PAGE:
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Dayton Music Festivals Go On As Scheduled After Multiple Tragedies


There were funerals over the weekend for six of the victims of the mass shooting in Dayton, Ohio, a week earlier. Funeral services for two more victims will be held today. Although the police investigation continues, a pair of festivals went on as scheduled, giving local residents a chance to regain a bit of normalcy. NPR's Don Gonyea was there.

DON GONYEA, BYLINE: For 36 years, Dayton has held its annual Germanfest.


GONYEA: There's beer, German food, even folks strolling around in lederhosen, and of course music.


GONYEA: But this year's event also offered something else, something far simpler.

ERIKA KLABER: Maybe take a breath, get back to the basics of just maybe dancing, singing. That's such a healing thing.

GONYEA: Erika Klaber is the leader of a popular German-style band called The Klaberheads, and they had people doing all of those things this weekend in Dayton. Still, she said, it did not feel at all like a normal gig.

KLABER: I think people were still a little nervous, sad, you know.

GONYEA: The audience.

KLABER: Right, the audience - maybe feel a little guilty for having a good time.

GONYEA: Like, is it OK...

KLABER: Right.

GONYEA: ...To come out here and have fun?

KLABER: Right.

GONYEA: By the end of the night, the dance floor was full, and you can hear that people embraced the opportunity.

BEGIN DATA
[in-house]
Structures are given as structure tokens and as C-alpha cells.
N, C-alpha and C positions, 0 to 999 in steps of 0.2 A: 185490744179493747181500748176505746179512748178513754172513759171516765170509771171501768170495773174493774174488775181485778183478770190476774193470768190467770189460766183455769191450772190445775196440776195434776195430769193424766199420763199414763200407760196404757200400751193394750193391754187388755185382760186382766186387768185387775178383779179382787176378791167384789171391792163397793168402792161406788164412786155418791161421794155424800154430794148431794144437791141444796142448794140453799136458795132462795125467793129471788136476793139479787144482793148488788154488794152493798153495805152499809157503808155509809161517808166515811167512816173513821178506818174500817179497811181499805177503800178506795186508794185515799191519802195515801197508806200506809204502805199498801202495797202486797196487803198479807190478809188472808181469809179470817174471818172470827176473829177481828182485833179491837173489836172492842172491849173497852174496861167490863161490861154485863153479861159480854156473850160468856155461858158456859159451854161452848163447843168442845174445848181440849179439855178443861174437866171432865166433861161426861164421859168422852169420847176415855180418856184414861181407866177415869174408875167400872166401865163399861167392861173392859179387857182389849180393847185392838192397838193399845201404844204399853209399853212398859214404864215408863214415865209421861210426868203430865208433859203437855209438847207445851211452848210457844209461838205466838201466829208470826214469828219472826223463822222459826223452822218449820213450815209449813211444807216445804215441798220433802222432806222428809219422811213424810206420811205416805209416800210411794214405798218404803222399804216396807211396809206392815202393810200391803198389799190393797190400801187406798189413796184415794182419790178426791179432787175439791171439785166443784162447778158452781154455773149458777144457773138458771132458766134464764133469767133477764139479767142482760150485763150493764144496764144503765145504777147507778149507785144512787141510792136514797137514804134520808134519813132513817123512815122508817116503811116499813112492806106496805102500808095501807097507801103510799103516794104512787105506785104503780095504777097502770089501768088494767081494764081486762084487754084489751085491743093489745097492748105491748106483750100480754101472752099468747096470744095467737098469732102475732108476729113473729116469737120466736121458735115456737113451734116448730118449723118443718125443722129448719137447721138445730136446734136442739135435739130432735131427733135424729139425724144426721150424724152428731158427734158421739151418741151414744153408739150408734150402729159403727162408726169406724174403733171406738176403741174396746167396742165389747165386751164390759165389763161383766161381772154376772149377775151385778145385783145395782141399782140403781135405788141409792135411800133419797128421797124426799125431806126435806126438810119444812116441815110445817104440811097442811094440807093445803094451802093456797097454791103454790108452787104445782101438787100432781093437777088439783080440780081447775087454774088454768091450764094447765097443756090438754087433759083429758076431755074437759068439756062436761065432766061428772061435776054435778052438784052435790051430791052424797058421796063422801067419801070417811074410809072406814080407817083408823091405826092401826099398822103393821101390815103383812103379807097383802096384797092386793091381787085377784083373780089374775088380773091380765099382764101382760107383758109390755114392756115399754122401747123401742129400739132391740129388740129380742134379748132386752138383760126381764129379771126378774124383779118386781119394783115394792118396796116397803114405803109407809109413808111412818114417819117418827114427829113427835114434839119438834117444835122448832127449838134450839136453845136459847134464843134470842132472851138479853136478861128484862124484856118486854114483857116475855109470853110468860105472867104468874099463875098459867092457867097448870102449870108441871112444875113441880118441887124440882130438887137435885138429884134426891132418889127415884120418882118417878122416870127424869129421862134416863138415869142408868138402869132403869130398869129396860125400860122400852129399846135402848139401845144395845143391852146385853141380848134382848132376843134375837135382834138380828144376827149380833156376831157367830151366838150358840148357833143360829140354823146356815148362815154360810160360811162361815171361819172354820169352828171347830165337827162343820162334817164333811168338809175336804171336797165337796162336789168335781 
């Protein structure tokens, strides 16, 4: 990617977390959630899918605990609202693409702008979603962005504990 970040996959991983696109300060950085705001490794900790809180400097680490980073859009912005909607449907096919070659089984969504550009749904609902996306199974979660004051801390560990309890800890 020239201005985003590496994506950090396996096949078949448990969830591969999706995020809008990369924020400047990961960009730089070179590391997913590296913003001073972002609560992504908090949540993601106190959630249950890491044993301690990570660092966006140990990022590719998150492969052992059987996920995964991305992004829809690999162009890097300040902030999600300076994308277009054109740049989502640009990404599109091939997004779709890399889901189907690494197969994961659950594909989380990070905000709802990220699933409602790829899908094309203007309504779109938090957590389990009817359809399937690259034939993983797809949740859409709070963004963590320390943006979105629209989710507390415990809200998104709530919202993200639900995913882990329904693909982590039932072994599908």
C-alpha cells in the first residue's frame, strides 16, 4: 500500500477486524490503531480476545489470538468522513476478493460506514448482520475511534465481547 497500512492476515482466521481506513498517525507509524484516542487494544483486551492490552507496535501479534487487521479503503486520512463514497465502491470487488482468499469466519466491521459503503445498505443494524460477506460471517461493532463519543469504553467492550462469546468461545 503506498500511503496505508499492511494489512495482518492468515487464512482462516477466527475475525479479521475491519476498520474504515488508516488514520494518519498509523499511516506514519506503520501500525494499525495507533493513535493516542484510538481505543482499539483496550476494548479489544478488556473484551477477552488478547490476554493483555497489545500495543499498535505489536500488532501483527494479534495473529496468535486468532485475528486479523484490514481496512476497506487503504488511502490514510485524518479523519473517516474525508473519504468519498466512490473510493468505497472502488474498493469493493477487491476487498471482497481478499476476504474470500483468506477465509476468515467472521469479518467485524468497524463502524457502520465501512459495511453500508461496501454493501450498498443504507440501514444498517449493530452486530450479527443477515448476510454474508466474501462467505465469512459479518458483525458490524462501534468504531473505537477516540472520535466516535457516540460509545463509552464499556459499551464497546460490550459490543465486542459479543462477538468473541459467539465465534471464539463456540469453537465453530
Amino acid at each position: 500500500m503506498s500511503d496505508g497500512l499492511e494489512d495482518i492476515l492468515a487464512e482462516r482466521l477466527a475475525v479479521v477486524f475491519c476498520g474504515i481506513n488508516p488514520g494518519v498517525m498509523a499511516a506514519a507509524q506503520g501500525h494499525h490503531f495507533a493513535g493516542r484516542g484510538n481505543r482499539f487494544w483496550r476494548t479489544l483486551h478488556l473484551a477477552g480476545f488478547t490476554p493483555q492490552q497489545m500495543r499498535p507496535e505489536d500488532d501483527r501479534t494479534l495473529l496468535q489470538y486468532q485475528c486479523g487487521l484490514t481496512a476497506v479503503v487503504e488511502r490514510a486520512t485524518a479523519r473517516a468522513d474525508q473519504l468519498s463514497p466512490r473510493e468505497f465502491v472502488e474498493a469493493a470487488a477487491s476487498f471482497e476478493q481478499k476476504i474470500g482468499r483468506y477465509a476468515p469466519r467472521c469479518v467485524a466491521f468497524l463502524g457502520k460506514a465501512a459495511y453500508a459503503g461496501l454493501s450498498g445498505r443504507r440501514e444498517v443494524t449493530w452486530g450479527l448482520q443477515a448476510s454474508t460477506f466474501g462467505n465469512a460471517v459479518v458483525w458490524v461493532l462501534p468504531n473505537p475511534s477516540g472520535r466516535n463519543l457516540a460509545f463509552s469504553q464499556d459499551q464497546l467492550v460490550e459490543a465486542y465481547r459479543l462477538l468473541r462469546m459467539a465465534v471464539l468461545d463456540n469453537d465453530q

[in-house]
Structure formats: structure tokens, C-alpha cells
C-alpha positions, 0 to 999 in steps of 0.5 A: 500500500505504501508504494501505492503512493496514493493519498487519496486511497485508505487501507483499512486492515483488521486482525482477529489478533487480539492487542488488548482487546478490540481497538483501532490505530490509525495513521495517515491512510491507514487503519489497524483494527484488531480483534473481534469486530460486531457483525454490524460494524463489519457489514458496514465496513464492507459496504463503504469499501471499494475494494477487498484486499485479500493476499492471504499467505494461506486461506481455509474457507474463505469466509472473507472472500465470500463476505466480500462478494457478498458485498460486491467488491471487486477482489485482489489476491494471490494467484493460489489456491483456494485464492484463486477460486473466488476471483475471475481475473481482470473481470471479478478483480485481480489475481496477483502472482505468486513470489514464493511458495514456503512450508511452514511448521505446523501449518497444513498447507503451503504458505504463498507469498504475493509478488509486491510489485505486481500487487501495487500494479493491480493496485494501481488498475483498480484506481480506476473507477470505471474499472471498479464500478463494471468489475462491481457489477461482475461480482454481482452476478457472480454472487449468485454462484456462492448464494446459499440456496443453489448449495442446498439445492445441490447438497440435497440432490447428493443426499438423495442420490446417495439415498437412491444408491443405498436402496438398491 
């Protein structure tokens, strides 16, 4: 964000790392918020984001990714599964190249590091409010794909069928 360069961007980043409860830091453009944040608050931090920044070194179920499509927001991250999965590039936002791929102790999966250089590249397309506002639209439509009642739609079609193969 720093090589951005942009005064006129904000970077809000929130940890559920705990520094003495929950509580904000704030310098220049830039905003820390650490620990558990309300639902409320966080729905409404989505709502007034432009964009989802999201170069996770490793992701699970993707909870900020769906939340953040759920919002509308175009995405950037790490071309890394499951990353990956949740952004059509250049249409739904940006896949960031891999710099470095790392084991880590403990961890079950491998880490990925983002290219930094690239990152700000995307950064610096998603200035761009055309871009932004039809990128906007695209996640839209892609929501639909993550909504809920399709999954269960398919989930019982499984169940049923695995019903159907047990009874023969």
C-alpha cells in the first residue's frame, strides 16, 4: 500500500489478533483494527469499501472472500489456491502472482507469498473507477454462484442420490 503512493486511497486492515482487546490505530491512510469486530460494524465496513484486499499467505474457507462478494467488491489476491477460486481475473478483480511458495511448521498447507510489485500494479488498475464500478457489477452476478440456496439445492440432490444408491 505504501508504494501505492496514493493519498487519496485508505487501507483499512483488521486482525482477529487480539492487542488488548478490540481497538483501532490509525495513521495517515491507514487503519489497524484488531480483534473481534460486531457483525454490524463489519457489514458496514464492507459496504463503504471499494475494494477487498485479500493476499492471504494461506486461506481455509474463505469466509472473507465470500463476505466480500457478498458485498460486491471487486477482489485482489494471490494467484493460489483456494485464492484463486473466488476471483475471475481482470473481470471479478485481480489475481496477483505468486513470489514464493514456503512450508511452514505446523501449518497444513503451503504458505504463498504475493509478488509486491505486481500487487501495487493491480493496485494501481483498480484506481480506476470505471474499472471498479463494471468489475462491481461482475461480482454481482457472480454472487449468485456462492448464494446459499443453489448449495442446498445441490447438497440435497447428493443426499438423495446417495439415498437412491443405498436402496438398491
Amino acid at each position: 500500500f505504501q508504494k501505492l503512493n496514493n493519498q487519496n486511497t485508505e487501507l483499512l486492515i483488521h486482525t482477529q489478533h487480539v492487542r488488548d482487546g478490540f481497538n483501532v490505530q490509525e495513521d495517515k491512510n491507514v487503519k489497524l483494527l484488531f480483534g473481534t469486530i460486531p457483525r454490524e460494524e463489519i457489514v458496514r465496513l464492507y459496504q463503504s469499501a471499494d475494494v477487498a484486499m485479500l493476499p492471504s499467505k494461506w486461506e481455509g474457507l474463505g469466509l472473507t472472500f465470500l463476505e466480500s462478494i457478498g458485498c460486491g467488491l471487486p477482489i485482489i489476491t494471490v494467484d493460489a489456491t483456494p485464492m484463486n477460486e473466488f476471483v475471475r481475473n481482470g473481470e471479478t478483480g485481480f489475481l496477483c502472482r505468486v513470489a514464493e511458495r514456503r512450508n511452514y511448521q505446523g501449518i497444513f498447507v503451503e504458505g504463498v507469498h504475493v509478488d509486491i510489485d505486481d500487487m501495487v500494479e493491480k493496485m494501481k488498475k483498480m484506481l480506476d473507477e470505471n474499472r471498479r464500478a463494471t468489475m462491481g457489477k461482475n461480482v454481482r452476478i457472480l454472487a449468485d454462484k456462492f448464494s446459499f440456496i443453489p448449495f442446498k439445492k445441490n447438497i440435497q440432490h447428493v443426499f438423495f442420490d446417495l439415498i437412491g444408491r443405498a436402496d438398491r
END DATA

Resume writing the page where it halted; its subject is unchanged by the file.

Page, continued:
GONYEA: Now let's go a short distance to the other side of downtown, to a very different festival, but one that also celebrates Dayton's cultural history.


THE JOHNSON TREATMENT: Going to get this started right.

GONYEA: This is the first ever Dayton Funk Fest. Funk music was invented right here in this city.


THE JOHNSON TREATMENT: What's up Dayton, Ohio? Going to have some fun. You want to help out, come on. (Singing) Say, uptown funk you up, uptown funk you up.

GONYEA: Five bands were on the daylong lineup, all local. First on the bill was one called The Johnson Treatment. That's who you're hearing here. The lawn in front of the pavilion filled in over the course of the afternoon. It was a free show. Fifty-seven-year-old bus driver Barry Hawkins appreciated all of it. He, like many others here, pointed to not just the mass shooting but also the deadly tornado that tore through the county and Dayton itself just two months ago. It's been an awful summer, he said.

BARRY HAWKINS: Yeah. Well, we'll never forget what happened, but, you know, you got to move on, you know. You got to keep it moving. We're still here; we ain't going nowhere. Yeah.

GONYEA: Meanwhile on stage, both events were on the mind of singer and keyboardist Tory James.

TORY JAMES: Lot of stuff's been happening, so we need this. We need this coming together. Yeah.

GONYEA: And then back into music. Here's The LYD Band.


THE LYD BAND: (Singing) We got a real type of thing going down. Get down.

GONYEA: Watching the audience, everybody was moving and dancing. I mean, it's hard to listen to funk and not move; it's also hard to listen and not feel better, at least for the moment.

Don Gonyea, NPR News, Dayton.


THE LYD BAND: (Singing) Got to have the funk. We want the funk. Got to have that funk.

Y'all sing with me now here. Transcript provided by NPR, Copyright NPR.

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